Cat Laws- How will they affect you?
The 2011 ‘Cat Act’ came into effect in Western Australia Nov 1st, 2013. This legislation seeks to reduce the number of ‘unwanted cats in the community’, and unnecessary occurrences of euthanasia. With a strong focus on ‘responsible cat ownership’, specific requirements are now in place for W.A. cat owners; identification, registration, and sterilisation of domestic cats.
So what does this mean for you?
All cats that have reached six months of age are required to be:
registered with the relevant local government.
Your cat will be required to wear a collar and registration tag to ensure they can be easily identified and returned to you if they find themselves lost.
Sterilisation of older cats
While this legislation applies to cats of all ages, an exemption can be sort from a vet if the procedure is likely to have a negative impact on your cat’s health and welfare.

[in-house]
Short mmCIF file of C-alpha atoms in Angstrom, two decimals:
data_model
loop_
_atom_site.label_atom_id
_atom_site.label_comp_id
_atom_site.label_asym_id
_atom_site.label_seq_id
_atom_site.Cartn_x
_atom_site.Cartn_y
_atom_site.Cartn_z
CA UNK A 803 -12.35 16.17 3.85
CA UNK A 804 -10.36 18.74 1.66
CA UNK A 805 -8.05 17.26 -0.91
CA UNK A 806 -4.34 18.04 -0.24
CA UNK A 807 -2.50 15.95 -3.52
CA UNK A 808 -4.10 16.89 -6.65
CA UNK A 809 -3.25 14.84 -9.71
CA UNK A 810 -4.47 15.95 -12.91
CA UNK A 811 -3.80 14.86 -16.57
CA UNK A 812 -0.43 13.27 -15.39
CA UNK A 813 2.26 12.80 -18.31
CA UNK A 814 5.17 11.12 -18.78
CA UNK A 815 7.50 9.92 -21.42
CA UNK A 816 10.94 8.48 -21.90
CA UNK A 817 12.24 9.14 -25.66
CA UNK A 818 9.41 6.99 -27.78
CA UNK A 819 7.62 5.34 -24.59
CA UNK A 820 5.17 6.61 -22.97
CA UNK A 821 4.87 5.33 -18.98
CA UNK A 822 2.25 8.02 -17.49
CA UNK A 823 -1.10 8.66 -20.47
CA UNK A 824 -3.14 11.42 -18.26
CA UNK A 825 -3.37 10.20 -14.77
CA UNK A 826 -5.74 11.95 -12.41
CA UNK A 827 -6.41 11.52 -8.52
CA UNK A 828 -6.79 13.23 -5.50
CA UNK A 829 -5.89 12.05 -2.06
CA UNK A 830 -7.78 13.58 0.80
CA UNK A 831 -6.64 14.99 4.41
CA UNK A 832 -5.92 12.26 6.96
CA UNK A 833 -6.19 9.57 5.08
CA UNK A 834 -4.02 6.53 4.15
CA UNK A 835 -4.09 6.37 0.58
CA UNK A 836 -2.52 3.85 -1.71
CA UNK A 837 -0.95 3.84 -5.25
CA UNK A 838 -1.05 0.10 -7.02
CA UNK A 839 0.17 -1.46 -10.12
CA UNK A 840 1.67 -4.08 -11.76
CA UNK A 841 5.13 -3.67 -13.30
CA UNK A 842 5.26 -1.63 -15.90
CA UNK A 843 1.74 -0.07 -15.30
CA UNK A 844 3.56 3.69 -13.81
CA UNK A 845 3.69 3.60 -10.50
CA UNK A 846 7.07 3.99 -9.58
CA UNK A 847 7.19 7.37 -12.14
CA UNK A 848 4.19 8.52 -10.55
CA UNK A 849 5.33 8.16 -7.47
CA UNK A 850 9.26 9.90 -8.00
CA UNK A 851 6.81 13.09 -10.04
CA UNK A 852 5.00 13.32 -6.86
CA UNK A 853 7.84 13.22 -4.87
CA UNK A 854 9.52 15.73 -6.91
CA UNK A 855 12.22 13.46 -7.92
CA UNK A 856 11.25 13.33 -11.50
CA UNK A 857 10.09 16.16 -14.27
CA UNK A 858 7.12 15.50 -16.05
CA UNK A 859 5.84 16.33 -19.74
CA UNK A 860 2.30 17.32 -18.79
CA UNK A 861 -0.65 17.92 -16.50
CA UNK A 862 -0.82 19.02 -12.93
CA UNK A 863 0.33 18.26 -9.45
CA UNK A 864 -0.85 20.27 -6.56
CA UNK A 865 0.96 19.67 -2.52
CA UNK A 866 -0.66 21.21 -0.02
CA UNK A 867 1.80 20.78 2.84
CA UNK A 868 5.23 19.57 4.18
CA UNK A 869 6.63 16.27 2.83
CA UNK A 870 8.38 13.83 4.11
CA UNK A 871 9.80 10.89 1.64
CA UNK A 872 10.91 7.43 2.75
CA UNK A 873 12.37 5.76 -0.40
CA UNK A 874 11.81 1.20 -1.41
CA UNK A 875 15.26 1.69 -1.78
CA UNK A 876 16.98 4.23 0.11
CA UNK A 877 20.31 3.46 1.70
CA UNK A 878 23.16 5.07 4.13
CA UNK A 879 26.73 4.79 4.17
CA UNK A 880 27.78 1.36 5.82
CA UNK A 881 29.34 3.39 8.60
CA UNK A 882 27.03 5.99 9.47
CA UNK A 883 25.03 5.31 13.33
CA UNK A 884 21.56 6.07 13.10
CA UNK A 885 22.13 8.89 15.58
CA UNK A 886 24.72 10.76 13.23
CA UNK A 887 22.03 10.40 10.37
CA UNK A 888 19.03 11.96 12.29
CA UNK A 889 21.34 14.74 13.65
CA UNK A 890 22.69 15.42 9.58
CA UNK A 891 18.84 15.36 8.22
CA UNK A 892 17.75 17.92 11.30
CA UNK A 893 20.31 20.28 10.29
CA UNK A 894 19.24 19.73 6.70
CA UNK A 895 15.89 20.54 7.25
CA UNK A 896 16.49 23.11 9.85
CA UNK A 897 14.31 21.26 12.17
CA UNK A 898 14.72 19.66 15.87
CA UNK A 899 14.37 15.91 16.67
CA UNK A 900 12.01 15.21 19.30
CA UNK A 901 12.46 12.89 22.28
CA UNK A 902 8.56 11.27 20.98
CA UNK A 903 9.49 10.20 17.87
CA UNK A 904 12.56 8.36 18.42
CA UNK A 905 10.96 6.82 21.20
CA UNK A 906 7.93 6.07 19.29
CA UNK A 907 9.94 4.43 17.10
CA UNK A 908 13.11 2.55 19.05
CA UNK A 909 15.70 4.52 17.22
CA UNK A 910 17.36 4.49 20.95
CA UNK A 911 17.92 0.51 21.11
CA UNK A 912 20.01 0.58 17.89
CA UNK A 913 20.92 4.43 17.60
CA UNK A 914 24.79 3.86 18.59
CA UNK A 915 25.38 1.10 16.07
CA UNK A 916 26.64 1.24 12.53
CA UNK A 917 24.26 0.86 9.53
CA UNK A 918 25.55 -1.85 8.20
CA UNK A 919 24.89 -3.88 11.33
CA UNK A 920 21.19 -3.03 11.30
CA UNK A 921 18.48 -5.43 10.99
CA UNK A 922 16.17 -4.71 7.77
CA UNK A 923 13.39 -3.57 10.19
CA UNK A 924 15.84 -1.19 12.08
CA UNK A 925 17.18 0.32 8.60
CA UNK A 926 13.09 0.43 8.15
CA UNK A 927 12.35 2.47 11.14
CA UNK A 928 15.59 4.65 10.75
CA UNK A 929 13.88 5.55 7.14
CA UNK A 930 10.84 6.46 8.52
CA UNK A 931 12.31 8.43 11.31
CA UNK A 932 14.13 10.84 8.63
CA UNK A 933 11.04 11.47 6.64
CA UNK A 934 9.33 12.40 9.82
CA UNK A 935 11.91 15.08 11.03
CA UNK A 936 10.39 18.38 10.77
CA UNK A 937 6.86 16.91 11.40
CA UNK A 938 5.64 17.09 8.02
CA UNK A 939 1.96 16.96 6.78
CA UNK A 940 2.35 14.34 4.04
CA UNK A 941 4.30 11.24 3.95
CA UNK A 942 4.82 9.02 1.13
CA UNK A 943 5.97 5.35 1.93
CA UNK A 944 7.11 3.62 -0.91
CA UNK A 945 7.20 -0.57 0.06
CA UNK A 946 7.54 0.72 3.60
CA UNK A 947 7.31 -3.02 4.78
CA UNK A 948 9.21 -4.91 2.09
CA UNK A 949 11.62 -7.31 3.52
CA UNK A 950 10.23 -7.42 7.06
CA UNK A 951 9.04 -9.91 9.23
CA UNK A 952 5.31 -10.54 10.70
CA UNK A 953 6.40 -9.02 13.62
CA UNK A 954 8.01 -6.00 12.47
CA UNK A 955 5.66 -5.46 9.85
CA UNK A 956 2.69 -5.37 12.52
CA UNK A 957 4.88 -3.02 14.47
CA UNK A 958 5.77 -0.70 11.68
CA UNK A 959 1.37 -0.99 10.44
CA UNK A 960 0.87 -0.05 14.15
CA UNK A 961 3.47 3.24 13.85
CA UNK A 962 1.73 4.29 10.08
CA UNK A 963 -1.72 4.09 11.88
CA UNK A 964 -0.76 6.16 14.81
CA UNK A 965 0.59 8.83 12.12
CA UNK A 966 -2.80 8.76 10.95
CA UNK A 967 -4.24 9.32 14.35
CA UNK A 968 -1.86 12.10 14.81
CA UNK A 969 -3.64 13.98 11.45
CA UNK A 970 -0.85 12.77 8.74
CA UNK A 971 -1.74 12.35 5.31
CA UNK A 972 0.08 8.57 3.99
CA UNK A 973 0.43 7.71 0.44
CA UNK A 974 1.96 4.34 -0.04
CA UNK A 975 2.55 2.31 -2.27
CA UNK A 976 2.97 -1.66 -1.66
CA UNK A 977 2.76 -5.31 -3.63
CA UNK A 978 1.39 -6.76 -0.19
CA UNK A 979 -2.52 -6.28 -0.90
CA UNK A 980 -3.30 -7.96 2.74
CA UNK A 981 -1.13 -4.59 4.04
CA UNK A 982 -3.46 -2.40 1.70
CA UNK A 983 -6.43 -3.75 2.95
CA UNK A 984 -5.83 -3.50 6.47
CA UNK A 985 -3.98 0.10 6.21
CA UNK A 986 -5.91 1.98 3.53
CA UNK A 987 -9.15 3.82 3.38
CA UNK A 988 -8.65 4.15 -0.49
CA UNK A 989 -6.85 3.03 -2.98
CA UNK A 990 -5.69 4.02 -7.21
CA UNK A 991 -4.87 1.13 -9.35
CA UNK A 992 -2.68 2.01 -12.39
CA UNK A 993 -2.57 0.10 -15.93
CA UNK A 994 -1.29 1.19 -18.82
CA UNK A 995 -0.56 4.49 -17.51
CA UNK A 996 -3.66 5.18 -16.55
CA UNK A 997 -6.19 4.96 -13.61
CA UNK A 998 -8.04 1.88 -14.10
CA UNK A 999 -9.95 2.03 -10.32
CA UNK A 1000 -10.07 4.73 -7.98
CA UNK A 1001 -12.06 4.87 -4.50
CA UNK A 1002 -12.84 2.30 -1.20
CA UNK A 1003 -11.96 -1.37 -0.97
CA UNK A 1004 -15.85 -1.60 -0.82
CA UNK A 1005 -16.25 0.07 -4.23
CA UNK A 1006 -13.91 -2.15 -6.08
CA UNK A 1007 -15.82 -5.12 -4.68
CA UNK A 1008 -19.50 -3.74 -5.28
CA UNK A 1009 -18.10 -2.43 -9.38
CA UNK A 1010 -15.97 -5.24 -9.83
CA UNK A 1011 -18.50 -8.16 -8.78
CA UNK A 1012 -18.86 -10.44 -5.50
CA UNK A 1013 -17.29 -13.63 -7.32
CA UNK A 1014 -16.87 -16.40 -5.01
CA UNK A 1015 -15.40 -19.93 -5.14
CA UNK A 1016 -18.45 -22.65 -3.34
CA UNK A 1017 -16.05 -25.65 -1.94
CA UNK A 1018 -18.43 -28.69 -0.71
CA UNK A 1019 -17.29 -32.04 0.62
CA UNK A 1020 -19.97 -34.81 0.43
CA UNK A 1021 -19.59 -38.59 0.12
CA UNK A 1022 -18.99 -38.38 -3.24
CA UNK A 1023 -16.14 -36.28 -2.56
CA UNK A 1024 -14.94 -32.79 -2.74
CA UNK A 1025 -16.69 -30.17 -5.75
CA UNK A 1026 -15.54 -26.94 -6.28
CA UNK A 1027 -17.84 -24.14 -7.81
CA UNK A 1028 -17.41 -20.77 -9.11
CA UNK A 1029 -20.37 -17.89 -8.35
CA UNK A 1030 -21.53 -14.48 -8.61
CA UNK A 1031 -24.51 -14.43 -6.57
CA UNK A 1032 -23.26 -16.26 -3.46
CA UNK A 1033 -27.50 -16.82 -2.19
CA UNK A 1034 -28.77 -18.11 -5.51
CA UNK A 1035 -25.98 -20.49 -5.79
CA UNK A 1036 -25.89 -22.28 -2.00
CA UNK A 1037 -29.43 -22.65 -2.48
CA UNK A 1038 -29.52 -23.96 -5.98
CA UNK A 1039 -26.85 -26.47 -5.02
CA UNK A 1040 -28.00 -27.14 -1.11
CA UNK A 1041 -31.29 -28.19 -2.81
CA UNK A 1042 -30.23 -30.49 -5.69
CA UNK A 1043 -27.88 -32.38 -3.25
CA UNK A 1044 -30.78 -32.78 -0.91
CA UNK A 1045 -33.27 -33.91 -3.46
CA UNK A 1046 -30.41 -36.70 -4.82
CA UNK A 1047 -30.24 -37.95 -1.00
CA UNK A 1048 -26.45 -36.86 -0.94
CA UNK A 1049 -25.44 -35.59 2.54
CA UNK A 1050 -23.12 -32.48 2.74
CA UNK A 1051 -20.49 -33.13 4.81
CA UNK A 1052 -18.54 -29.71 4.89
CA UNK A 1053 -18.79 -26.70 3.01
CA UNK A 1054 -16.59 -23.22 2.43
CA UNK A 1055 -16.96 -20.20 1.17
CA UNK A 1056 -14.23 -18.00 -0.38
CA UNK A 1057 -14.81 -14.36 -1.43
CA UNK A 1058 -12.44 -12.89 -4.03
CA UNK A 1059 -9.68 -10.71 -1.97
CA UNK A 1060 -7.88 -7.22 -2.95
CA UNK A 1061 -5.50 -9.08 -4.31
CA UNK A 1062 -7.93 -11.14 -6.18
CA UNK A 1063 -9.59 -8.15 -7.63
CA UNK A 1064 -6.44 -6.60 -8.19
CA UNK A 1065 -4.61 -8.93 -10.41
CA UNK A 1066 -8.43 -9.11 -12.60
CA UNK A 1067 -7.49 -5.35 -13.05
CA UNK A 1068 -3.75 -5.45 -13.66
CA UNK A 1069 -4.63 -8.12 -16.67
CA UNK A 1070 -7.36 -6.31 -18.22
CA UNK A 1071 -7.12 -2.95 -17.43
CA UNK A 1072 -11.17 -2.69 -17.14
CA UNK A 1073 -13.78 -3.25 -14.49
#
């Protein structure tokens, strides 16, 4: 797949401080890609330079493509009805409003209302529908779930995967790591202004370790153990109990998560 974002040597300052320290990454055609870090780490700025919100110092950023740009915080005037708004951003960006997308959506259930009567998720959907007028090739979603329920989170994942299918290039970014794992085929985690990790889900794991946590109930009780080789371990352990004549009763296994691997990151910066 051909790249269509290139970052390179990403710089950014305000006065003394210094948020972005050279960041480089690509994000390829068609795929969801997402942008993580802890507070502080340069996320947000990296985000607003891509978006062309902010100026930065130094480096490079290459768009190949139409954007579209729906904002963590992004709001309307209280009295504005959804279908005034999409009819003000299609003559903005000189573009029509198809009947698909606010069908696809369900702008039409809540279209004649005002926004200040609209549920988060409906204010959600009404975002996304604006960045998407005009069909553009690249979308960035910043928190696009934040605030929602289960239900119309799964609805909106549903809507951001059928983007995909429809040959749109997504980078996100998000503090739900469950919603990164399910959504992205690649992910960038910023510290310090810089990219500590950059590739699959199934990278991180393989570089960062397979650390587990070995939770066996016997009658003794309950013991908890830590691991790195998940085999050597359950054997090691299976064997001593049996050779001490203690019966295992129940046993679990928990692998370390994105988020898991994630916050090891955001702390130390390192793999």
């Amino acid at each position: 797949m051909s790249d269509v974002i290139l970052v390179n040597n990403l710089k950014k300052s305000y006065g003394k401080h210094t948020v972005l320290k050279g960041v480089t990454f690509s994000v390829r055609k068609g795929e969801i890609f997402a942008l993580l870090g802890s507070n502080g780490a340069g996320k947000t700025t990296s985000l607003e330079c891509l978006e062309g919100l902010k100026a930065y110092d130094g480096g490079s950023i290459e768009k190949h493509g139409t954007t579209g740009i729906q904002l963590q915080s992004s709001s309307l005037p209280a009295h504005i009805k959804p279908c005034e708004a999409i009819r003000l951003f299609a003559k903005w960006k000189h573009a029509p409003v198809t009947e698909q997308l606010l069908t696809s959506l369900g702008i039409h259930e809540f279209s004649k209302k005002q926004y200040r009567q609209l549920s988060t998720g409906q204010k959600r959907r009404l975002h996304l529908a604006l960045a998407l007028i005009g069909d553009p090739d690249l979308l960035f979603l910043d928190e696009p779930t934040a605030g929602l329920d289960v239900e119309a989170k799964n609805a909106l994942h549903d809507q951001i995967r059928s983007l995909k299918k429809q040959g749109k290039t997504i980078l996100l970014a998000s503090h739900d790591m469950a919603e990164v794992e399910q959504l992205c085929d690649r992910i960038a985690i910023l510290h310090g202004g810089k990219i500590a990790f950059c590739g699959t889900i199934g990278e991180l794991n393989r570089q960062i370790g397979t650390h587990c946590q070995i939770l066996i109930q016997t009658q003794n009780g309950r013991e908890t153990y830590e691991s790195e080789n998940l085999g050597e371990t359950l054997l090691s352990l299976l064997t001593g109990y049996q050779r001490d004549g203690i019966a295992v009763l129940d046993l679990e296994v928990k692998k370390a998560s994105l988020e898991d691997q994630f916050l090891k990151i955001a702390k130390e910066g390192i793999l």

If you intend to breed your cat (even just once), you are considered a cat breeder. Cat breeders are required to apply for a permit from their local government.
If you intend to sell or give away a cat/kitten (even if free), you must ensure the cat is microchipped and sterilised prior to transfer. If the cat cannot be sterilised due to its young age, you must provide a prepaid sterilisation voucher to the new owner.
Limits on cat numbers
Many shires have limits on cat numbers (generally this is 2-3 cats). You will need to contact your local government to find out if they have introduced a local law to limit the numbers of cats that can be owned.
If your local government introduces a local law limiting cat numbers and you currently own more cats than it allows, you may keep the cats you currently own. However, you will not be able to buy or acquire any new cats until the number you own falls under the maximum permitted in the local law.